Advising and Mentorship

Advising and Mentorship

While acknowledging the different needs of students and different styles of advisors, it is helpful when students and faculty in a department have a common set of expectations related to advising/mentoring. It is especially important that students in their early years are encouraged by all faculty – and not only their assigned advisors/mentors or the Graduate Group Chair (Director of Graduate Studies, or DGS) – to feel comfortable to see out conversations and advice at various stages. Having more conversations early on helps students have a better sense of their own research interests and also to receive guidance that is well-suited to their goals.  Even for ABD’s (advanced graduate students who have finished all requirements but the dissertation), there is value in engaging with faculty members outside of those who are on their dissertation committees.


The DGS usually provides general guidance related to requirements and progress through the program – from overseeing course planning and assigning Teaching Assistants to facilitating the transition to dissertation status and nominating students for fellowships, prizes and grant applications. While the Graduate Coordinator is usually able to quickly take care of many nuts-and-bolts questions (e.g. issues dealing with onboarding, payroll, course transfer requests, etc.), a graduate student should not hesitate to reach out to the DGS to discuss any concerns that arise in conjunction with coursework, teaching, dissertation work, job market preparation, or general advice at any point along the journey from matriculation to a completed Ph.D.


At least as important is the role of each Ph.D. student’s individual advisor/mentor. Each incoming student is assigned a subfield-specific mentor. This may be someone a student expressly wishes to work with, or someone with whom a student has been paired up on a preliminary basis given some overlap in interests. It is important for students to feel comfortable in changing advisors without hesitation; and it is important for faculty advisors to signal this. The assigned mentor may or may not be the person who later becomes the Dissertation Chair/Supervisor. And, in some cases, if a student’s research evolves in an unexpected direction, it may even be appropriate for a Dissertation Chair to encourage the student to explore whether another committee member or faculty member might be a better fit as Chair/Supervisor.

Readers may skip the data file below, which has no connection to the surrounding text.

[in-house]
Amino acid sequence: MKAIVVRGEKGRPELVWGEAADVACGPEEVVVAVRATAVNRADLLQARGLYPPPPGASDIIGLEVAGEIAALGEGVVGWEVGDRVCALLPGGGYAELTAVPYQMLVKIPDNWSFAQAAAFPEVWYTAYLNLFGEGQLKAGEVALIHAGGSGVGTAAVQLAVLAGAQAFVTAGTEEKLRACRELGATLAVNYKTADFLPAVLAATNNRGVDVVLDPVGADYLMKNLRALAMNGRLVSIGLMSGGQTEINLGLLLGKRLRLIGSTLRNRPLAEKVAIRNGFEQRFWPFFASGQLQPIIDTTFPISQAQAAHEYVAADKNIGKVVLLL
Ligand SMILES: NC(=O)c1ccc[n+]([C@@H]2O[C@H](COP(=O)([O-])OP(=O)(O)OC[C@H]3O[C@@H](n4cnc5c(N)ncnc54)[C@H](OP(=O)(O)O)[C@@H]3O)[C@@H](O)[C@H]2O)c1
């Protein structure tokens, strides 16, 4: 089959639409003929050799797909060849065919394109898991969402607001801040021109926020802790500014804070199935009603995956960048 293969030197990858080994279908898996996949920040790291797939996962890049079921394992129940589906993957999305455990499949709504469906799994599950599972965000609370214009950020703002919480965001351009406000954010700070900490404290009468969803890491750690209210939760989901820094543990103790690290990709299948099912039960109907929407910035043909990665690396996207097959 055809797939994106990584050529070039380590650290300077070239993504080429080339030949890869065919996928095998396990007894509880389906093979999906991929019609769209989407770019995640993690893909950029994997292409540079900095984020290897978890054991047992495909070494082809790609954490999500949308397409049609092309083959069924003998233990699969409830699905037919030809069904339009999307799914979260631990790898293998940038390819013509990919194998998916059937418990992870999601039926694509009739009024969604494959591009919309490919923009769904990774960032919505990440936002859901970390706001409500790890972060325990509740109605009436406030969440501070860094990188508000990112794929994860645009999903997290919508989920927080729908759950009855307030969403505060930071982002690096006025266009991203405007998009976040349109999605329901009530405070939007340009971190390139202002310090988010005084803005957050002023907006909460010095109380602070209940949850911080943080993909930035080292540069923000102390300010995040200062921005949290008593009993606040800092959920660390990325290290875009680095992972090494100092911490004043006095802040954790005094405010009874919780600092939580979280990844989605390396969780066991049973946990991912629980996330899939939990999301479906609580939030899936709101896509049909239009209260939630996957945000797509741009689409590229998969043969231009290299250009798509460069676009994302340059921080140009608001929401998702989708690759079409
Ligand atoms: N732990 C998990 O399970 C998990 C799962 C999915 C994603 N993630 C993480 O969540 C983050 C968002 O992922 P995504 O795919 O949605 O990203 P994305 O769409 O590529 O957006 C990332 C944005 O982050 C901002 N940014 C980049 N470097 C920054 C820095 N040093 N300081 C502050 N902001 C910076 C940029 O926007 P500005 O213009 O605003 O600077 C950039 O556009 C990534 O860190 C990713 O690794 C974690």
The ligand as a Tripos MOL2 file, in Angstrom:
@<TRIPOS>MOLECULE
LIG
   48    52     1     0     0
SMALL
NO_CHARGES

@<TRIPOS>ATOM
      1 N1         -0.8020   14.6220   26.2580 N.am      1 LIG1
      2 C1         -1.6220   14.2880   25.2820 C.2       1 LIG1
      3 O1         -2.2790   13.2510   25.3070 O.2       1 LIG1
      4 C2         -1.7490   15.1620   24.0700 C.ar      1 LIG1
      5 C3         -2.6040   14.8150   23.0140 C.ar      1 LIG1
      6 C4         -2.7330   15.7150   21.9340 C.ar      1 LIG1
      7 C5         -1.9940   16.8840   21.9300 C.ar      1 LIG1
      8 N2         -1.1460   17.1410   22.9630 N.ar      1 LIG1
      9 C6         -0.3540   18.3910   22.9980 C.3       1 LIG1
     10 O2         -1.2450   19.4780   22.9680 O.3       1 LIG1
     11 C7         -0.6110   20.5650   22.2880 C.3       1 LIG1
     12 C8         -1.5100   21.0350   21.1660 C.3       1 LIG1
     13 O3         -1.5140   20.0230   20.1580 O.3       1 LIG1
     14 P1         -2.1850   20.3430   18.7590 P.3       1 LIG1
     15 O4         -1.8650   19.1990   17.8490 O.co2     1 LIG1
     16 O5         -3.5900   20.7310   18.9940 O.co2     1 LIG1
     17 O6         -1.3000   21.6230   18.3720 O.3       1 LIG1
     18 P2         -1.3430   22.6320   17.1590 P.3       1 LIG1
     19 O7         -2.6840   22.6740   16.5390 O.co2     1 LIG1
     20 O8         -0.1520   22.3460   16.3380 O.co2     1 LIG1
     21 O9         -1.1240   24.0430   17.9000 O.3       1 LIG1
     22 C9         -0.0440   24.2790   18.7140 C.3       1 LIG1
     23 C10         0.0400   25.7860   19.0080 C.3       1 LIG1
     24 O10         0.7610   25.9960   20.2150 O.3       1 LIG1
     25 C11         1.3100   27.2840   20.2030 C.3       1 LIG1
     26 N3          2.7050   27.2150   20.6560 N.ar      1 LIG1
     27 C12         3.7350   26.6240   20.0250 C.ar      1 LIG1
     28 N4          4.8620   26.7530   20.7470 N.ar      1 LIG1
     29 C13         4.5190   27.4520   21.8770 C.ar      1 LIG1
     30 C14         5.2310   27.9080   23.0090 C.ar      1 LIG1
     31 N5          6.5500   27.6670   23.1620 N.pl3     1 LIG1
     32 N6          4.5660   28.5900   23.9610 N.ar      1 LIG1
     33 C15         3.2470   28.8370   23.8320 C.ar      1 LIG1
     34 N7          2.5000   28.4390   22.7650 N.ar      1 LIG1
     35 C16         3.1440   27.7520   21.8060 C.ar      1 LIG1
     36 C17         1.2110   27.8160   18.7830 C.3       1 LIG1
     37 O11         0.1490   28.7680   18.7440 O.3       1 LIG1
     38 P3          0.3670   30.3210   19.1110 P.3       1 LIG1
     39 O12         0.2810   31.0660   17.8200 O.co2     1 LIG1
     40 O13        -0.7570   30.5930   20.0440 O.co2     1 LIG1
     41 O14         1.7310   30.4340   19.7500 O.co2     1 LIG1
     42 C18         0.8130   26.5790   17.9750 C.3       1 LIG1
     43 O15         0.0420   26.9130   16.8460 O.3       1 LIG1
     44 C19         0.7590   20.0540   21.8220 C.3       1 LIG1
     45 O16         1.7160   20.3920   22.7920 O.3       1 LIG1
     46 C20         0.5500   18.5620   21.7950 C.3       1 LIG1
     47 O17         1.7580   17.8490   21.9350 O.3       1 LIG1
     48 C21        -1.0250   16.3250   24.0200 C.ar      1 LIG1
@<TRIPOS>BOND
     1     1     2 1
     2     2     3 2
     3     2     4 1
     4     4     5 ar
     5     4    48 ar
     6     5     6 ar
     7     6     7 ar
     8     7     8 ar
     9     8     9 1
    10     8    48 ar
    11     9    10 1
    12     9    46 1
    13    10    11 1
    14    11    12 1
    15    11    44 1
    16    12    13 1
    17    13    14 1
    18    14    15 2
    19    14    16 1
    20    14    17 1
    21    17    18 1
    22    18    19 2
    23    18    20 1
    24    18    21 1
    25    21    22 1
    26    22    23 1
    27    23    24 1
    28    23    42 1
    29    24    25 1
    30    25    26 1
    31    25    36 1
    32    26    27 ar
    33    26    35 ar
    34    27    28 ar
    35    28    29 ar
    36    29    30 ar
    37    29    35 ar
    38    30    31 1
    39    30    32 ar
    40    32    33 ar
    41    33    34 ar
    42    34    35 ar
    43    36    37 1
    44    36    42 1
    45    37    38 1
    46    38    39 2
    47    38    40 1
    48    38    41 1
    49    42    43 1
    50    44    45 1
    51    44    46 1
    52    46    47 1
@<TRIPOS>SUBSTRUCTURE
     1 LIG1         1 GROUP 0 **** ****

The key to effective advising or mentorship is regular communication based on what the student most needs. Some may need to meet every month or even every couple of weeks to feel confident that they are on track. Others may not need to meet more than once-per-semester, which should be regarded as the bare minimum. It’s important to figure out what is most comfortable and helpful for each student in setting a shared norm that both advisor and advisee can maintain throughout. Of course, this does not preclude ad hoc meetings to address specific concerns or tasks that may arise along the way. Moreover, students may benefit from seeking out discussions with other members of the faculty, including those outside their primary subfield, and the DGS should encourage them to do so. This is valuable not only for the sake of hearing different perspectives but also for becoming more comfortable in discussing one’s interests and research with a wider array of scholars (as will be the case during a job interview).


Advising and mentorship are more effective when students are intentional about reviewing their recent work and setting up some goals for the following year. To this end, at the end of each academic year, all students are asked to prepare a self-assessment, which they should share with their assigned advisor and with the DGS (copying the Graduate Coordinator). This is not monitored by the School of Arts and Sciences or the University. The purpose is for the student and advisor to jointly take stock of where things stand, to identify and address unexpected challenges, and to make concrete plans for the coming year. It is helpful to have the self-assessments reviewed before the end-of-year discussion that faculty engage in to discuss the progress of the graduate student body as a whole and to consider whether certain individuals may benefit from a little extra support or more tailored guidance. (If a student has concerns about their emotional or mental well-being, the Graduate Coordinator can provide information on campus-based resources and options available to the student).


Finally, for more advanced students (those who have completed the required coursework and passed qualifying exams), there is an online system that requires “Dissertation Progress Reports” (DPR) to be filed mid-way through the Fall semester. These are submitted by the student, with the advisor and the DGS subsequently signing off on this. As with the self-assessments, the DPR is a more useful tool when students provide some details about their progress and their plans for the remainder of the year, and when advisors offer some comments and assessments on the report.  All of these elements – from periodic consultations with the DGS and regular communications with individual advisors (and other faculty) to the completion of the self-assessments and the dissertation progress reports – work together to ensure that students receive the advising and mentorship they need to complete their Ph.D. requirements and succeed on the job market.